Unpublished Disposition, 886 F.2d 1319 (9th Cir. 1989)

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US Court of Appeals for the Ninth Circuit - 886 F.2d 1319 (9th Cir. 1989)

Kitaw EJIGU, Plaintiff-Appellant, VSv.David M. SCHACTER, Gutierrez, Johnson, Rabow, Gross, Countyof Los Angeles, Betty Rosenfeld, Jill Regal,Chaffee, Defendants-Appellees.

No. 87-6664.

United States Court of Appeals, Ninth Circuit.

Submitted April 21, 1989.* Decided Sept. 25, 1989.

Before GOODWIN, Chief Judge, POOLE and BRUNETTI, Circuit Judges.


Kitaw Ejigu appeals pro se the district court's order dismissing, on abstention grounds, his 42 U.S.C. §§ 1983 and 1985 civil rights action against state court judges, social workers, court personnel and attorneys who were involved in juvenile court proceedings which resulted in Ejigu's children being placed in the custody of his wife. The judgment is affirmed.

The district court dismissed the action because:

(1) the court lacked subject matter jurisdiction over some claims;

(2) judicial and quasi-prosecutorial immunity protected some named defendants;

(3) some of the claims did not allege acts under color of state law; and

(4) the remaining allegations failed to state a claim and required dismissal under Fed. R. Civ. P. 12(b) (6).

First, " [f]ederal district courts, as courts of original jurisdiction, may not serve as appellate tribunals to review errors allegedly committed by state courts." Mackay v. Pfeil, 827 F.2d 540, 543 (9th Cir. 1987). Where the plaintiff's claims are inextricably intertwined with the state court's decision, the district court does not have jurisdiction over those elements of the complaint. D.C. Court of Appeals v. Feldman, 460 U.S. 462, 486-87 (1983). While federal courts have subject matter jurisdiction over those claims which are general challenges to a state statute or rule, a pleading must state a non-frivolous claim of a federal constitutional violation. Ejigu seeks review of a state court decision which held that a state court judge need not disqualify himself from the juvenile proceedings. Further, part of his complaint is inextricably intertwined with his state court juvenile action because (1) he seeks a determination that California Welfare and Institutions Code Sec. 300 "as applicable in the instant action, is unconstitutionally vague," and (2) that without proper notice, Judge Schacter modified the juvenile petition. All of these claims, if they had any merit, would be points to raise in state appellate proceedings. Accordingly, the district court lacked subject matter jurisdiction over these claims. See Feldman, 460 U.S. at 486-87; Mackay, 827 F.2d at 543.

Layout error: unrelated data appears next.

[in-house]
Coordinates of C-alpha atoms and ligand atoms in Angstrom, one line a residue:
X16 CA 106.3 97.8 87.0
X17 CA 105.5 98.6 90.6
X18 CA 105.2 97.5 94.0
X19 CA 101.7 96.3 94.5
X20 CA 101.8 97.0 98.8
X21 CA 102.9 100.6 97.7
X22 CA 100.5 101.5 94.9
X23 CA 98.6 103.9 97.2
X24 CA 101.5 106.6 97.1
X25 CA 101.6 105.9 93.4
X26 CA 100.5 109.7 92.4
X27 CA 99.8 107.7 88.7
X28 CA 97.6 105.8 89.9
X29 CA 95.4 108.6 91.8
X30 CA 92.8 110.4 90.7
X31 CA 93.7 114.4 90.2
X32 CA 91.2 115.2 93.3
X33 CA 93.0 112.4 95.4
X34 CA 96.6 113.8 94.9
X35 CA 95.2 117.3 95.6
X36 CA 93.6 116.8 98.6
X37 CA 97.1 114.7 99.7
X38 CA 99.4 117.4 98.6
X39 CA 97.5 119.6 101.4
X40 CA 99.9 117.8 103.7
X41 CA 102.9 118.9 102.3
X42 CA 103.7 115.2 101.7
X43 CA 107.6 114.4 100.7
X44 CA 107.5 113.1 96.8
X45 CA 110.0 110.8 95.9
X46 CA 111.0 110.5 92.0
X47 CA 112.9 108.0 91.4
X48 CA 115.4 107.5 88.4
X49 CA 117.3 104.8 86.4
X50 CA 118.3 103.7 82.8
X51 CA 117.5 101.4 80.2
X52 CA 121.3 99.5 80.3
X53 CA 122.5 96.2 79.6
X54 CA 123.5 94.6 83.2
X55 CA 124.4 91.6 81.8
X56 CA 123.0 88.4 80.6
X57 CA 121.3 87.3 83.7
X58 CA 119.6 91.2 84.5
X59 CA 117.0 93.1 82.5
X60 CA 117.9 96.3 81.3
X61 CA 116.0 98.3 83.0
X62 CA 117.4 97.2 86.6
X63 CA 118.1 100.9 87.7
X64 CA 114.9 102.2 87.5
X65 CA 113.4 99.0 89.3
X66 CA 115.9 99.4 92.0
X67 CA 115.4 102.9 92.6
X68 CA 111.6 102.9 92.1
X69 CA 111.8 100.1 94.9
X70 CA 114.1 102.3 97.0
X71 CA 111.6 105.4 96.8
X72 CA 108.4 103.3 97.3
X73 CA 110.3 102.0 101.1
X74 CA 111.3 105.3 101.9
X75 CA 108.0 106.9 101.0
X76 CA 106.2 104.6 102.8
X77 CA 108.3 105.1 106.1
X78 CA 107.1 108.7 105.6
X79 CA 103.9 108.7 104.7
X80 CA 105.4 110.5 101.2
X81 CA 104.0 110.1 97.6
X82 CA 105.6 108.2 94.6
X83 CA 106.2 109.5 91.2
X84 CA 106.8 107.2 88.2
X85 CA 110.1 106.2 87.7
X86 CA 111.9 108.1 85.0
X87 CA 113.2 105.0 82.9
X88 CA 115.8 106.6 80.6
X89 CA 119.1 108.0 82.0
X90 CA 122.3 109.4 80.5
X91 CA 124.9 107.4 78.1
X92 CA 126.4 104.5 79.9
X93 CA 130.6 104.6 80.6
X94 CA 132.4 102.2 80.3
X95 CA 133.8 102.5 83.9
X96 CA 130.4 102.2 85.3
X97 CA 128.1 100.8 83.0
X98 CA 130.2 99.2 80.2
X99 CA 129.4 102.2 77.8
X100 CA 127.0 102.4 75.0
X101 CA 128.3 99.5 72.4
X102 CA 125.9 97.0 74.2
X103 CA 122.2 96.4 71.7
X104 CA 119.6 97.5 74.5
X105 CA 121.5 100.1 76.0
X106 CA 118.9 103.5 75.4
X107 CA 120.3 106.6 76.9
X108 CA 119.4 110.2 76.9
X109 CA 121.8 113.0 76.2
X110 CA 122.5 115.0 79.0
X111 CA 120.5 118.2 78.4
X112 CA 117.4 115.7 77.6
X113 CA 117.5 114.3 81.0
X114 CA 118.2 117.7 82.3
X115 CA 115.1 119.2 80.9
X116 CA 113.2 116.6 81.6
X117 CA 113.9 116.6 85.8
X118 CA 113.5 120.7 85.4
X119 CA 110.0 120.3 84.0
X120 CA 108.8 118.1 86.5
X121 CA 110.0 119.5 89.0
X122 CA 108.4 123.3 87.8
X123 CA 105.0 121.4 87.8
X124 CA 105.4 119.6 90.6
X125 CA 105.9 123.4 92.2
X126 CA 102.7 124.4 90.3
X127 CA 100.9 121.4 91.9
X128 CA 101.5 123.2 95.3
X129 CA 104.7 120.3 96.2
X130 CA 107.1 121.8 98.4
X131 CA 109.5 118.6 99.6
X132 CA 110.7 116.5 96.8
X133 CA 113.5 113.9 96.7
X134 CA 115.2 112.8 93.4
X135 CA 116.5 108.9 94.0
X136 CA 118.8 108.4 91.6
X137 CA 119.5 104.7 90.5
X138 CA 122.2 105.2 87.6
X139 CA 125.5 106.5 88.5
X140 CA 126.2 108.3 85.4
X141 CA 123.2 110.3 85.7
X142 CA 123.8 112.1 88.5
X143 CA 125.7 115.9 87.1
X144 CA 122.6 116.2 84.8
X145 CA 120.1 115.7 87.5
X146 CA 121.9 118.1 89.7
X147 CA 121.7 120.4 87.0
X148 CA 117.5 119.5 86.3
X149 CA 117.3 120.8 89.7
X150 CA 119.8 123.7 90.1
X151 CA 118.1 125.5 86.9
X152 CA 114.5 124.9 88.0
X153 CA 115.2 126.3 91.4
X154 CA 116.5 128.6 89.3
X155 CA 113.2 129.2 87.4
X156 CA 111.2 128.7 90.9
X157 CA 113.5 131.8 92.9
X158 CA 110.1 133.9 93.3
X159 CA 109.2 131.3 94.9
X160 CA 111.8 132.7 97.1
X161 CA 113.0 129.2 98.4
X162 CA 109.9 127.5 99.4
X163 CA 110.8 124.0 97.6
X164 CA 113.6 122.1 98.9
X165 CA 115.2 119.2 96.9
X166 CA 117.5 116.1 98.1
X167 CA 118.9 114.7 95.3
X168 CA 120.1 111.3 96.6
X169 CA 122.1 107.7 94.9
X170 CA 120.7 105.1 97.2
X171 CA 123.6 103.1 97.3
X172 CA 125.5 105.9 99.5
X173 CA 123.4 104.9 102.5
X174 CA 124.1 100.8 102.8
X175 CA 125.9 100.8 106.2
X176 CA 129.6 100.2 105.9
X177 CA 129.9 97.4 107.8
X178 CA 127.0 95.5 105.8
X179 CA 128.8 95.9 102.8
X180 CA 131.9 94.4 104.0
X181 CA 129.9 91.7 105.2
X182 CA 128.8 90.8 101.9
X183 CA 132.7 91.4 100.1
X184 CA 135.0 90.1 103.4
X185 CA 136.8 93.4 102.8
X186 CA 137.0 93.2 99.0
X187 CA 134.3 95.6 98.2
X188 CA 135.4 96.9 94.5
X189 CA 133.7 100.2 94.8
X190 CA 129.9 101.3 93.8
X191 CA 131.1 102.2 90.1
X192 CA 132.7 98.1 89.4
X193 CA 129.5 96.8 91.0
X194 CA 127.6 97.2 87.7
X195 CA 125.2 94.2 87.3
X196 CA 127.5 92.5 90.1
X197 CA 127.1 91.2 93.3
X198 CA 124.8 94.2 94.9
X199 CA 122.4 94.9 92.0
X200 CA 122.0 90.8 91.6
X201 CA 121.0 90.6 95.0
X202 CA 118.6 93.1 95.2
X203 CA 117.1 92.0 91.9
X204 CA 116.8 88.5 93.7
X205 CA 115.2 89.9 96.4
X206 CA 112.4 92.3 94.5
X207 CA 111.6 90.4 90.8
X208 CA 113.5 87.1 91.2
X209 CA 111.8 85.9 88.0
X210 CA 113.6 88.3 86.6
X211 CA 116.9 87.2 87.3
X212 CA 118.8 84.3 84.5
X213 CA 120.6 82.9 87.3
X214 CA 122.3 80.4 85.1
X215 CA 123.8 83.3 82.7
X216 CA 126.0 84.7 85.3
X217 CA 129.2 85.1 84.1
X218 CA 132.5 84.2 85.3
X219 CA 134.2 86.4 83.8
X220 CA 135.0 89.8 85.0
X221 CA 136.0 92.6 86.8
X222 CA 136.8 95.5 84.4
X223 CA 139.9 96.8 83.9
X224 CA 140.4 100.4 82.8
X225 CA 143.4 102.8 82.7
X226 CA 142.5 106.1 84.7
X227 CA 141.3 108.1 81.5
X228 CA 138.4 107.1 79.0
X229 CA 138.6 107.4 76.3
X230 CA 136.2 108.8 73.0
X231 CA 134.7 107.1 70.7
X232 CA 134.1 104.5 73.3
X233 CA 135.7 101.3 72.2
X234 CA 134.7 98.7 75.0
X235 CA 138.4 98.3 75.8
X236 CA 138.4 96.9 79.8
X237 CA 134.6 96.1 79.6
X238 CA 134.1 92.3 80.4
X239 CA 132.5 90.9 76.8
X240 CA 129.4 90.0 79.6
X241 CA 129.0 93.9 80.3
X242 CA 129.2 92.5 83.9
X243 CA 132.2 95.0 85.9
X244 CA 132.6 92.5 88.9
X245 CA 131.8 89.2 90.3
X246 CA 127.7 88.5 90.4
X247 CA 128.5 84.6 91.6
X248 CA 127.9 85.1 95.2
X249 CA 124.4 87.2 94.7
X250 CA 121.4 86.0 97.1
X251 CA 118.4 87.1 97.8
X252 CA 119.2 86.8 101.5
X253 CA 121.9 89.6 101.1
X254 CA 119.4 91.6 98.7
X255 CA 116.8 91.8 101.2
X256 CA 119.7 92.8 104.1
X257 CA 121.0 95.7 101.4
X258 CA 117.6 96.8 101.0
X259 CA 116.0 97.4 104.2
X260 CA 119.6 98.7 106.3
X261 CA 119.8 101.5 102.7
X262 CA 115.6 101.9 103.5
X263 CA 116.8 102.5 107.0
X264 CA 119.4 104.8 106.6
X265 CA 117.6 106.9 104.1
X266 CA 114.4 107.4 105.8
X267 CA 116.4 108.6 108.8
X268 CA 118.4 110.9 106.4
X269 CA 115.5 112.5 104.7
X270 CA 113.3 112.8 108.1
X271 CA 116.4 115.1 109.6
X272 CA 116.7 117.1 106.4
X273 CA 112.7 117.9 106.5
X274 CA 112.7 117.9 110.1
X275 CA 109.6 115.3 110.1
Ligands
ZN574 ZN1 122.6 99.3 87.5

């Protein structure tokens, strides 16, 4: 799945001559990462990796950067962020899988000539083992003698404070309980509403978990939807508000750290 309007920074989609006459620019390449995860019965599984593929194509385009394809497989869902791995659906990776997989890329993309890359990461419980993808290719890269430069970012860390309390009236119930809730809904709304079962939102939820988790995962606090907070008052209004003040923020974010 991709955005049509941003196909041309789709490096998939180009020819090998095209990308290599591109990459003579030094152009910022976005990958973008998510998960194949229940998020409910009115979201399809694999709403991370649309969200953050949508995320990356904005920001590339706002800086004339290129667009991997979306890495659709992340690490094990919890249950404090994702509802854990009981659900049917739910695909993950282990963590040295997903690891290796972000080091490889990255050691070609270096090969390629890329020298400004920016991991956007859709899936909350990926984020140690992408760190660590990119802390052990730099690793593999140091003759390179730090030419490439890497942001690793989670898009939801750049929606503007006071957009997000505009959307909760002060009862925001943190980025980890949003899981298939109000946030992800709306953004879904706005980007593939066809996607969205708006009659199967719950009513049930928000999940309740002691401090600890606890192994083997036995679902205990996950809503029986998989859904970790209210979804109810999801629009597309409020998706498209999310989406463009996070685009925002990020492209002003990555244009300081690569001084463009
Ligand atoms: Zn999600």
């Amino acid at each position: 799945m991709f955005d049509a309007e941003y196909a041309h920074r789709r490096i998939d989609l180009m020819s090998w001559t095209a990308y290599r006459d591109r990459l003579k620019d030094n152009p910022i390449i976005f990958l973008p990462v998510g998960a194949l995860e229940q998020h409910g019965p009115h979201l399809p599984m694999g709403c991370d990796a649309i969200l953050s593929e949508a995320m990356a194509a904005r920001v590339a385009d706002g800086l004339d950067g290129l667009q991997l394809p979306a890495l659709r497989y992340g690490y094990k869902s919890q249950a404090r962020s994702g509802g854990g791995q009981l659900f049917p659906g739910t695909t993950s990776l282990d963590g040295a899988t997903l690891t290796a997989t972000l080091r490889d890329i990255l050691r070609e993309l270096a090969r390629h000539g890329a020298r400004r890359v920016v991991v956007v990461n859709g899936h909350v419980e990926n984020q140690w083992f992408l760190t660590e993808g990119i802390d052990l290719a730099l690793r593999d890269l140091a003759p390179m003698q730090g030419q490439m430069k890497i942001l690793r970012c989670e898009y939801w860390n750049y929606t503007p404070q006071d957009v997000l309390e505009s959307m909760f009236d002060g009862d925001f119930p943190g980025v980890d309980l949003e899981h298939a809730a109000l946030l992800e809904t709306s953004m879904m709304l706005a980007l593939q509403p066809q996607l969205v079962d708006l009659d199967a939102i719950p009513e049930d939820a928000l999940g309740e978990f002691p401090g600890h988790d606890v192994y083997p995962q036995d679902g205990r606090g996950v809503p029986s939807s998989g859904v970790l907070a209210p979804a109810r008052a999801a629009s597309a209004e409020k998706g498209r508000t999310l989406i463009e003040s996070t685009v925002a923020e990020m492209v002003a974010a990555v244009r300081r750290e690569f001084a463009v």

Second, Judges Schacter and Gutierrez are entitled to absolute judicial immunity for the rulings they made in the course of carrying out their judicial functions. Ashelman v. Pope, 793 F.2d 1072, 1078 (9th Cir. 1986). Referee Gross, as an officer of the court, is entitled to quasi-judicial immunity. Meyers v. Contra Costa County Dept. of Social Serv., 812 F.2d 1154, 1159 (9th Cir.), cert. denied, 108 S. Ct. 986 (1987). Social workers Chaffee and Rabow are entitled to absolute immunity in performing quasi-prosecutorial functions connected with the initiation and pursuit of child custody dependency hearings. Id. at 1157. Retained and court-appointed counsel enjoy immunity because they do not act under color of state law. See Franklin v. State of Or., State Welfare Div., 662 F.2d 1337, 1345 (9th Cir. 1981), aff'd in part, rev'd in part on other grounds, Franklin v. Murphy, 745 F.2d 1221 (9th Cir. 1984).

Third, Commissioner Johnson, Judge Schacter and attorney Regal may have used the power and prestige of their offices when they asked Ejigu to leave a meeting of the Juvenile Court Bar Association, but he left voluntarily and no federal constitutional right was violated. See Harris v. Harvey, 605 F.2d 330, 337 (7th Cir. 1979), cert. denied, 445 U.S. 938 (1980).

Fourth, Ejigu failed to state a claim against Los Angeles County or attorney Rosenfeld. Los Angeles County is not liable under section 1983 for negligently supervising Chaffee and Rabow. See Davidson v. Cannon, 474 U.S. 344, 347 (1986). A vague and conclusory allegation that a court-appointed attorney conspired with a state actor is not sufficient to state a claim under section 1983. See Ivey v. Board of Regents, 673 F.2d 266, 268 (9th Cir. 1982) (complaints stating vague and conclusory allegations of participation in civil rights violations are subject to dismissal).

Finally, we deny the request for defense attorneys' fees pursuant to 42 U.S.C. § 1988 and Fed. R. App. P. 38 for bringing a frivolous appeal. The appeal, if brought by a lawyer, would be frivolous, but in this case ignorance may provide an excuse.



The panel unanimously finds this case suitable for decision without oral argument. Fed. R. App. P. 34(a); Circuit Rule 34-4


This disposition is not appropriate for publication and may not be cited to or by the courts of this circuit except as provided by 9th Cir.R. 36-3